Saturday, February 03, 2007

Acting = Transgression

I don't know why it took so long, but it just occurred to me today that acting is transgressive. I feel like a dodo, it took so long to get through, but now that it has, I feel this odd relief. I understand a little better why I can find it such a challenge. And why it's worth doing.

On another matter: I don't feel good about my part in recent dust-ups on Followspot. On the Uncle Vanya thread, my comment was mild, but gratuitous, and opened the door for not-so-mild comments from others. On the Misalliance thread, my comment about PCS was again mild, but too general--or, rather, too open-ended--and opened the door to bitter generalities by others. I enjoy posting to Followspot and taking part in the conversation there. I don't enjoy seeing things get ugly.

9 comments:

jason said...

Okay, you've completely lost me on the "transgression" thing - I've even had to do some searching to make sure I know what "transgress" means. What, about acting, is particularly transgressive? What law or authority or construct does it transgress?

David Loftus said...

I agree it CAN be transgressive, but I don't know that it is necessarily inherently so, any more than any kind of storytelling must be.

Kenichi said...

I'm afraid that I can't agree with your assessment of the craft, but if it works for you, run with it.

David said...

Acting is transgression because through acting you say and do things that otherwise don't get said and done. On stage, behavior is more unadorned than in real life, more to the point, more about getting what you want no matter if you deserve it or not. The usual social codes are exploded, etc., etc., yada, yada. It's not a tough idea.

Kenichi said...

Acting is transgression because through acting you say and do things that otherwise don't get said and done.

Not to pick a fight, David, but how is this supposed to be true? If you're portraying your character's life, you are saying and doing things that do get said and done in their world. Acting is advocacy--it's not about what you would say or do in your life.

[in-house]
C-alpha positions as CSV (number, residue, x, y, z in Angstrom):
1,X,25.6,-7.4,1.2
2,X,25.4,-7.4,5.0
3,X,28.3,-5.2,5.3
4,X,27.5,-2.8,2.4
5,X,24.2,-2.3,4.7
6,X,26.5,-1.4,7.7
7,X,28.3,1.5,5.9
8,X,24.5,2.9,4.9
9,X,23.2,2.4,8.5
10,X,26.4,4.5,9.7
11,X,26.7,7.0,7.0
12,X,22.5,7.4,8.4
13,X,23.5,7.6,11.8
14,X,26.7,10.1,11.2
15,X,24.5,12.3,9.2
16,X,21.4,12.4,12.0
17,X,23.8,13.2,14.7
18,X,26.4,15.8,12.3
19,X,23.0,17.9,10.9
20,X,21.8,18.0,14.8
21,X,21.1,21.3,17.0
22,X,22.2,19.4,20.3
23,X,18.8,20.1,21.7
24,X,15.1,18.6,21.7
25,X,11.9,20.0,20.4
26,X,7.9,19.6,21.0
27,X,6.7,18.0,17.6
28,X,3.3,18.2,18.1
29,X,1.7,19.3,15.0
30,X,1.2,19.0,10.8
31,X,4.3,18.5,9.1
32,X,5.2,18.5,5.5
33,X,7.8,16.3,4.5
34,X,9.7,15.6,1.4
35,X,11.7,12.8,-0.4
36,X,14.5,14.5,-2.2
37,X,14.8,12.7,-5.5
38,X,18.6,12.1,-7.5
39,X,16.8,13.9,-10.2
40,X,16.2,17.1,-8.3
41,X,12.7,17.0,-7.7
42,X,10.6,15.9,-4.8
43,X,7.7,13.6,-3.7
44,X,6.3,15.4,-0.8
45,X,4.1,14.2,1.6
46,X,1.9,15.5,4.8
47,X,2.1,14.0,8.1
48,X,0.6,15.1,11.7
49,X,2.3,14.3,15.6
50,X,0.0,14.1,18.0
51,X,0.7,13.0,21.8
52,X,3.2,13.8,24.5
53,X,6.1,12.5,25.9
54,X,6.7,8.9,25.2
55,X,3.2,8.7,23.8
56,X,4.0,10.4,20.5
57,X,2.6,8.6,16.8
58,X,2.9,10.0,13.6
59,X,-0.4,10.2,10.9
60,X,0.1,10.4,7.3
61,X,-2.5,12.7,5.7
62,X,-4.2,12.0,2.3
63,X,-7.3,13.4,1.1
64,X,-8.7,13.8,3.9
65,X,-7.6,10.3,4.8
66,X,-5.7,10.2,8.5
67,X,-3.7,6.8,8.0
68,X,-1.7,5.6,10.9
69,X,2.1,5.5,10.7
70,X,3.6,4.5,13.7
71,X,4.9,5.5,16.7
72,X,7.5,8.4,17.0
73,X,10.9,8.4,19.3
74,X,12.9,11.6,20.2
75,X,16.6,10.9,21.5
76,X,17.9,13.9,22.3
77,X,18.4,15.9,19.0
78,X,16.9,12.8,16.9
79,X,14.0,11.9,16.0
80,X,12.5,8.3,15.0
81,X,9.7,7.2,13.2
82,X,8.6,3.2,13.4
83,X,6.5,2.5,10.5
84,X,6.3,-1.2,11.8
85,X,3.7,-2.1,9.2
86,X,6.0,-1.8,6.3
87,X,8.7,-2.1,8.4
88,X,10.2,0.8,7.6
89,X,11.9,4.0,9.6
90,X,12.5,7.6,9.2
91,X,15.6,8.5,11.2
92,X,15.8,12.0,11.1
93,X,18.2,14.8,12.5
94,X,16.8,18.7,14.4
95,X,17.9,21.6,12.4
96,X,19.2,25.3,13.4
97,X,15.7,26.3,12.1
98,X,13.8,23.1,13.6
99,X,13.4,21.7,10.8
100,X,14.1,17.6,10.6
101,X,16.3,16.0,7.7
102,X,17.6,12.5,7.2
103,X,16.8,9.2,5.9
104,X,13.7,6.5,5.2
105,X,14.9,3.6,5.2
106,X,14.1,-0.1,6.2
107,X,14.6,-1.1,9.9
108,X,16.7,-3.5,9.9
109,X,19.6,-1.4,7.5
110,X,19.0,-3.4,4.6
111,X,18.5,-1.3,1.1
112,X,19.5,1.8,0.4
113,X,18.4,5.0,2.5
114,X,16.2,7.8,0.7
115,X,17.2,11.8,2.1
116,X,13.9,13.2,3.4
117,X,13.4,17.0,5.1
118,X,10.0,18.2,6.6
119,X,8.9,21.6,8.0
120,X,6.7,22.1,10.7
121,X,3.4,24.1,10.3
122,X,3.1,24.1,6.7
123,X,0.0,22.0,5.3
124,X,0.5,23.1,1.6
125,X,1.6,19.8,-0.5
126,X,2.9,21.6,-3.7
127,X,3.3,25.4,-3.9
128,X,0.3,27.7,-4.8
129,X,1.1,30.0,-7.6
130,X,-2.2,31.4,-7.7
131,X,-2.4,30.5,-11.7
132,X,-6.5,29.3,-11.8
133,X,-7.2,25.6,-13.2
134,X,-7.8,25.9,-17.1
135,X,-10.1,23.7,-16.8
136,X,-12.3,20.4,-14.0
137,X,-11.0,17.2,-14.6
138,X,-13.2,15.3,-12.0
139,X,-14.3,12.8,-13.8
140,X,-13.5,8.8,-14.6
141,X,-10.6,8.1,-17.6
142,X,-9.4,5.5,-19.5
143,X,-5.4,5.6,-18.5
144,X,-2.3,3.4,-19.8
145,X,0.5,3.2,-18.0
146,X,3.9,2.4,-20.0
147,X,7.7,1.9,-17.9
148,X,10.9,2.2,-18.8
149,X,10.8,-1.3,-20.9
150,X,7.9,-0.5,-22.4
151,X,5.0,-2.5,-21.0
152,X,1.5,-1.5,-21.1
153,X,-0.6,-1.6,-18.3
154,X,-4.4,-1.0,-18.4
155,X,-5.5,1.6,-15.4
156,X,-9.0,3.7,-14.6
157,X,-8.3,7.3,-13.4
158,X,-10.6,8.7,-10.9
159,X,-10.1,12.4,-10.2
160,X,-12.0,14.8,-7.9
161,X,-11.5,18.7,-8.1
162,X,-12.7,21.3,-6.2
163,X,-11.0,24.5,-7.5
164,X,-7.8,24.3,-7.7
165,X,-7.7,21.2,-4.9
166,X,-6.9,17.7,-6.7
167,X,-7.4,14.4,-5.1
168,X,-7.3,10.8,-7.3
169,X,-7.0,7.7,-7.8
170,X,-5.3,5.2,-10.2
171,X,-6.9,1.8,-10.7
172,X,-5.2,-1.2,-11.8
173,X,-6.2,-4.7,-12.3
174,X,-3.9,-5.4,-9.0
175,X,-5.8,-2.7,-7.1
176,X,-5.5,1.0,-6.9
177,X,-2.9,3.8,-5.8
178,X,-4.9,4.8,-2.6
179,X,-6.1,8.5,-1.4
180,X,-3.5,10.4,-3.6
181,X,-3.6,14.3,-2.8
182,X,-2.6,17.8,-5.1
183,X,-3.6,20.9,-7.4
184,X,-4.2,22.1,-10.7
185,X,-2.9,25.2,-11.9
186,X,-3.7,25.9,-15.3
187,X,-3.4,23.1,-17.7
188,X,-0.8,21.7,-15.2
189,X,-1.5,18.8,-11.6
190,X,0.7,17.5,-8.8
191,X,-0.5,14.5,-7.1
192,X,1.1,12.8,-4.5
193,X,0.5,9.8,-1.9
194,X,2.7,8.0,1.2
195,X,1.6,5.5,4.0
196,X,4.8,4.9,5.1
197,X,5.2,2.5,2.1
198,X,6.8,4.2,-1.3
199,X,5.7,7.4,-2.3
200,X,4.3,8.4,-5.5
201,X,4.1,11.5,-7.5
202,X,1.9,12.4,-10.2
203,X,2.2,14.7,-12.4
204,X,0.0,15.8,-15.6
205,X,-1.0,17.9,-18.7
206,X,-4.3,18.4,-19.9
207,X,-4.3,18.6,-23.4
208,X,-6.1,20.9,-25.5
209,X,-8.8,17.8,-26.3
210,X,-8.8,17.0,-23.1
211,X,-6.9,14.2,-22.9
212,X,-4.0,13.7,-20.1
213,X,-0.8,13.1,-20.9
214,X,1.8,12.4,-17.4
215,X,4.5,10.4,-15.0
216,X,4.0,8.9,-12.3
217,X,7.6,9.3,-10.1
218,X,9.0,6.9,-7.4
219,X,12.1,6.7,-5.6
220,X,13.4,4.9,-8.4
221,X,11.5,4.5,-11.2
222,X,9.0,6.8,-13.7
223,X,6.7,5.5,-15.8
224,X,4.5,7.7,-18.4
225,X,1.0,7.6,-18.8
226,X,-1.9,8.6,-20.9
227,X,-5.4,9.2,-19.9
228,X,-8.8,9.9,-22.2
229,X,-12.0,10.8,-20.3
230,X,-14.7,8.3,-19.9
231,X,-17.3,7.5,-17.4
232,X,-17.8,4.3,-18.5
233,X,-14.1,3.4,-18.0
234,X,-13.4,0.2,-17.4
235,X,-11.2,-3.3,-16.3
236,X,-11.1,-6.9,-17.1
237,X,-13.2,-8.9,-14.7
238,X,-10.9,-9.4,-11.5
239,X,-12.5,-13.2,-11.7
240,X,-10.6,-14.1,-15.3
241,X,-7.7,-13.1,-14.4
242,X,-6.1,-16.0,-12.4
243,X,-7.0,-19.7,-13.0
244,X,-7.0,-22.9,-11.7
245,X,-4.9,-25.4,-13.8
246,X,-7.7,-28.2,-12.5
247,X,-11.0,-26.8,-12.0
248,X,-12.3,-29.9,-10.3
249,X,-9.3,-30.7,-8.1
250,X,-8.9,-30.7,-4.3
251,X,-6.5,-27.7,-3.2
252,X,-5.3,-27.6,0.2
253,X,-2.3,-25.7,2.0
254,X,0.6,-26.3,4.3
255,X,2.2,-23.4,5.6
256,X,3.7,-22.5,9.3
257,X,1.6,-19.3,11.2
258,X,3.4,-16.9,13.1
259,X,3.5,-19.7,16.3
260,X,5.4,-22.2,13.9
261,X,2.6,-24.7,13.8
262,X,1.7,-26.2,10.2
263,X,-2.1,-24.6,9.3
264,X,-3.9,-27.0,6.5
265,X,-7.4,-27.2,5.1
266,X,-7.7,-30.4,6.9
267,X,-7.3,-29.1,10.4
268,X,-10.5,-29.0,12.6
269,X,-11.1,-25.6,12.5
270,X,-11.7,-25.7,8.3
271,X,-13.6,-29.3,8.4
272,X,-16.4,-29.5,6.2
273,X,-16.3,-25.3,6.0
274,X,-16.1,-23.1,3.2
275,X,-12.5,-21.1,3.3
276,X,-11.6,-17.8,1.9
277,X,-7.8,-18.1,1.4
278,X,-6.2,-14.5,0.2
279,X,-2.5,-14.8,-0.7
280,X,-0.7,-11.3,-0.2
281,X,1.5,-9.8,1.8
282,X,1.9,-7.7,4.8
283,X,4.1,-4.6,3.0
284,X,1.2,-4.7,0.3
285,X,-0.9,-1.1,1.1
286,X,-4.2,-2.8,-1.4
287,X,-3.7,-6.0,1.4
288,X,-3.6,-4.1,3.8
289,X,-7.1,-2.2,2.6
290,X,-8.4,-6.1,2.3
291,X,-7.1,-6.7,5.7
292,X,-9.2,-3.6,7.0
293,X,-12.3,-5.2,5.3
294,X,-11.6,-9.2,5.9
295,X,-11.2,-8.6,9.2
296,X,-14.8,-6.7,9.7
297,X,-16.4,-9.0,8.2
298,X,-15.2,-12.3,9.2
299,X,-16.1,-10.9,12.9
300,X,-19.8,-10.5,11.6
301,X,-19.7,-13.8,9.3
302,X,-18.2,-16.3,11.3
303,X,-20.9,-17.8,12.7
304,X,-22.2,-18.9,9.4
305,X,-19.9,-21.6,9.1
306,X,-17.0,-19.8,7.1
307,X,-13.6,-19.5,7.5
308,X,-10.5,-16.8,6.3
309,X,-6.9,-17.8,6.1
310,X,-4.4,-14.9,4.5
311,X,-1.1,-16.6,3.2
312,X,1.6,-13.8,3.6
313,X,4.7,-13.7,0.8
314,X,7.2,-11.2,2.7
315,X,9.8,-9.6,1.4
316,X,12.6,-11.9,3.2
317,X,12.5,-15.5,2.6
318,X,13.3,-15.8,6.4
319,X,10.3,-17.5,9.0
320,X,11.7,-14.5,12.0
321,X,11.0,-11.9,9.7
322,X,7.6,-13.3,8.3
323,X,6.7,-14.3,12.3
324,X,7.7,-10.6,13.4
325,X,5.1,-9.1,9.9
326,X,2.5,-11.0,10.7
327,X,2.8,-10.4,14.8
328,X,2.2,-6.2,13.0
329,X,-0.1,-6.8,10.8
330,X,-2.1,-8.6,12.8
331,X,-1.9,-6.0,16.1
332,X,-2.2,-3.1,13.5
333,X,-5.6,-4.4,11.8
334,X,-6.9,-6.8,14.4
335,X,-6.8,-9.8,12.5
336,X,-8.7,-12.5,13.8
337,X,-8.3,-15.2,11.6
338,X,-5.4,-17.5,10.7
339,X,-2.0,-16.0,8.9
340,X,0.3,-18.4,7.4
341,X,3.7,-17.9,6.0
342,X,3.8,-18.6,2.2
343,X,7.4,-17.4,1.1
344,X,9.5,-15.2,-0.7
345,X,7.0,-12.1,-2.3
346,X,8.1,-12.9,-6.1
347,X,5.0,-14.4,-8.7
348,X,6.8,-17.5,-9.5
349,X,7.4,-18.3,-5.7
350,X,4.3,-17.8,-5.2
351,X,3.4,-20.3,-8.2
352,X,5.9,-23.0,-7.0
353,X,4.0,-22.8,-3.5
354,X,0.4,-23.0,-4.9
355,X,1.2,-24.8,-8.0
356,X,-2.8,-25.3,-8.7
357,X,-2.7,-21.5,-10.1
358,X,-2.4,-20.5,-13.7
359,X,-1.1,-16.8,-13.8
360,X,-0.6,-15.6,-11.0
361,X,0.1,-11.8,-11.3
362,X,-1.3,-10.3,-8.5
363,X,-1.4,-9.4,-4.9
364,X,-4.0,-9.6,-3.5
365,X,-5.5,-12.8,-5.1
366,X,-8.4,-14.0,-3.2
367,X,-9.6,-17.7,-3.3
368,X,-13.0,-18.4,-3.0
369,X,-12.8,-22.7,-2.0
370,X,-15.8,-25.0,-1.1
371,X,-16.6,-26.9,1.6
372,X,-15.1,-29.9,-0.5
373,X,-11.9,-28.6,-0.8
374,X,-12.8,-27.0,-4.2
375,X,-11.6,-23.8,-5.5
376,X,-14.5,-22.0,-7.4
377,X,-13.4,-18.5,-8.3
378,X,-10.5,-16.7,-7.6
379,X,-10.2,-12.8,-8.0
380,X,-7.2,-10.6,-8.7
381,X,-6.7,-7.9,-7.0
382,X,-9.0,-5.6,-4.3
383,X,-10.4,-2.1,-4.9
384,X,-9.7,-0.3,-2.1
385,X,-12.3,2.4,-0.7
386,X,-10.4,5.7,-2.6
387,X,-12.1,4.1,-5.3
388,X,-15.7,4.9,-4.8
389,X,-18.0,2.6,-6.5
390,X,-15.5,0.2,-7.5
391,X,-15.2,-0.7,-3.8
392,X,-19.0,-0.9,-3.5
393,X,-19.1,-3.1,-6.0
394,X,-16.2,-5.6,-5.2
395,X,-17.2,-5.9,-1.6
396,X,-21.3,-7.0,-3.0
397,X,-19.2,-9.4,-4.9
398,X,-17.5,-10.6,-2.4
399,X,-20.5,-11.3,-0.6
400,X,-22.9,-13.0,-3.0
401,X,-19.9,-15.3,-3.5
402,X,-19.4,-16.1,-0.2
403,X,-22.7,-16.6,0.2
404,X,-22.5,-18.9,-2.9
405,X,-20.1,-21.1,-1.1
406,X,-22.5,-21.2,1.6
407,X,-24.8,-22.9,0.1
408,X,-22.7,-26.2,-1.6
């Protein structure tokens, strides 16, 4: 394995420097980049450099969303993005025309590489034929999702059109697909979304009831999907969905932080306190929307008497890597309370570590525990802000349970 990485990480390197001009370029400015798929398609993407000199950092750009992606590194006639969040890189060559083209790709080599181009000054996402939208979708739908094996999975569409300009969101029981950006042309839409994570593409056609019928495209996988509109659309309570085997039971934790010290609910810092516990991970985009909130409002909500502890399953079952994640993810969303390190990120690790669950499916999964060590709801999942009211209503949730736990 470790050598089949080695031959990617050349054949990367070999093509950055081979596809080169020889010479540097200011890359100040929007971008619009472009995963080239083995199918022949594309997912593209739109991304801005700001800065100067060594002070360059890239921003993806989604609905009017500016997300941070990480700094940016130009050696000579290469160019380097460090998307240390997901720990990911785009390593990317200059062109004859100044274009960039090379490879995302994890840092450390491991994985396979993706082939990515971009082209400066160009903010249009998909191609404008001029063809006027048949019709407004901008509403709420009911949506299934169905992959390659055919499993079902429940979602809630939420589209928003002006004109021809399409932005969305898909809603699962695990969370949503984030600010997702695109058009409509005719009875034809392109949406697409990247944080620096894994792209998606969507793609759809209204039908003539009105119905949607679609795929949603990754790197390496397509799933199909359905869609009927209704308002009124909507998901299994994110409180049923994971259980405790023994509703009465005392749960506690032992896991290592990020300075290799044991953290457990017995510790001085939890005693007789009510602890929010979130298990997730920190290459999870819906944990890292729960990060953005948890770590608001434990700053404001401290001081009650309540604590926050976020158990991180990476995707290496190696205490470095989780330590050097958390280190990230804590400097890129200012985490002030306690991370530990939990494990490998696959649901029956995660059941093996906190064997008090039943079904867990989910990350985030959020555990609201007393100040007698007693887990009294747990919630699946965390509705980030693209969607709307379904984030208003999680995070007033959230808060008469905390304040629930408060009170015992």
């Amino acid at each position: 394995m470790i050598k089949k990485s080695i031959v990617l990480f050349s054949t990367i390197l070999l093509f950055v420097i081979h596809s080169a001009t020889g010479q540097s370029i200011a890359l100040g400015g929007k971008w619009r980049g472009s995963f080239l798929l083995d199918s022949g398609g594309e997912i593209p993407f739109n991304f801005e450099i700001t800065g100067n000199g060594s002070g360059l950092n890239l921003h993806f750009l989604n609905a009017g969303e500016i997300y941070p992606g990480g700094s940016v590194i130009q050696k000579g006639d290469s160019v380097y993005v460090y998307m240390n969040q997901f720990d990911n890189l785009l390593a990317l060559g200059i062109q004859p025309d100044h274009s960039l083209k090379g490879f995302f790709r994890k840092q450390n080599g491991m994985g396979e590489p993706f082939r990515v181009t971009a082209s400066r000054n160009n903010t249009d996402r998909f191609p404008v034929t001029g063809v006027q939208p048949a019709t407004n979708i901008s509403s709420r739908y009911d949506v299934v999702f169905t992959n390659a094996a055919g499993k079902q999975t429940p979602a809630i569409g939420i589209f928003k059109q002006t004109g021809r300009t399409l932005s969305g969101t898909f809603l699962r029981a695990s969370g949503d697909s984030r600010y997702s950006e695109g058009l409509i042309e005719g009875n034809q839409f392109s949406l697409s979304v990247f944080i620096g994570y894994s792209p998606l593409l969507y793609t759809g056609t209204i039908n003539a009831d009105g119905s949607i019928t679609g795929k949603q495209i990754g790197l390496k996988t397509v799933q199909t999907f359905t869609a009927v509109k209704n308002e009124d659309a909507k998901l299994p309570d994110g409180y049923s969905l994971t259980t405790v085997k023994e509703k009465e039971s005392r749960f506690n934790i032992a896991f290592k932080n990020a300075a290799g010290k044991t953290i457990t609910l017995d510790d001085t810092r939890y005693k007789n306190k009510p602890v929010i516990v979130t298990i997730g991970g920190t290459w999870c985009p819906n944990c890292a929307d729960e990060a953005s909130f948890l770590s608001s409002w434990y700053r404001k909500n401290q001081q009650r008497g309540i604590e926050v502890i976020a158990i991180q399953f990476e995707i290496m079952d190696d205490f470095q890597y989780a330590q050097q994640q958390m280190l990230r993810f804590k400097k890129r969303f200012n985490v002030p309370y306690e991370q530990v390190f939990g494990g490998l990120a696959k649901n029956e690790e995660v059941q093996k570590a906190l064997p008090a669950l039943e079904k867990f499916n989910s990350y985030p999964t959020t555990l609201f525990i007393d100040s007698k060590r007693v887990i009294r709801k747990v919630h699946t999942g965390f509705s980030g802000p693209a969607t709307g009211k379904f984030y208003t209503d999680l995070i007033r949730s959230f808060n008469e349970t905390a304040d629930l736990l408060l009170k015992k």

David said...

Kenichi,

You are being pompous and and overly literal. Stop it.

And, when a guy says "not to pick a fight," he's doing just that. It's text book passive aggressive. Again, stop it.

Kenichi said...

David,

I wasn't trying to pick a fight, only attempting to engage you in a discussion regarding a topic rather near and dear to my heart. Trust me, there's nothing passive about my aggression when I do decide to unleash it. Much like, say, when you accuse someone of being pompous. But, returning to the original comment at hand, I don't agree that "transgression" is acting. If it's a philosophy that works for you and allows you to channel your performance with clarity and commitment, then more power to you. The beauty of the craft is that it is not solid and permanently defined. You and I will most likely never approach the same character in the same manner. And that's a good thing, don't you think?

David Loftus said...

I think maybe part of Kenichi's point is that what would be transgressive in your or my life, is not necessarily transgressive in the life of the character, within the context of the play. The behavior may be precisely what it called for, in that context. So what is "transgressive" kind of depends on which players, which context, you're addressing. (It's an interesting question, because I automatically think of the role I'm currently doing, and I have to admit that what really puts my character over for my audience is precisely a transgressive act, both in the context of the play's story and -- I guess -- for me as a person, although I often commit mildly transgressive acts in public.)

Anonymous said...

Hi,
I'm gonna have to agree with kenichi, more or less. And, David, you can't accuse someone of being overly literal when you've defined the craft in such a definitive way: "acting is transgression." That's just not fair.

Also, I think acting is necessarily something one must personally define. Overarching generalities just don't apply. So: as was said before, if it works for you, go with it. But please don't expect everyone to just agree with your assessment.

In terms of the second paragraph here, I don't think the Vanya thread has anything to do with what you said-- followspot brought it up first. So consider yourself absolved of that. ;-)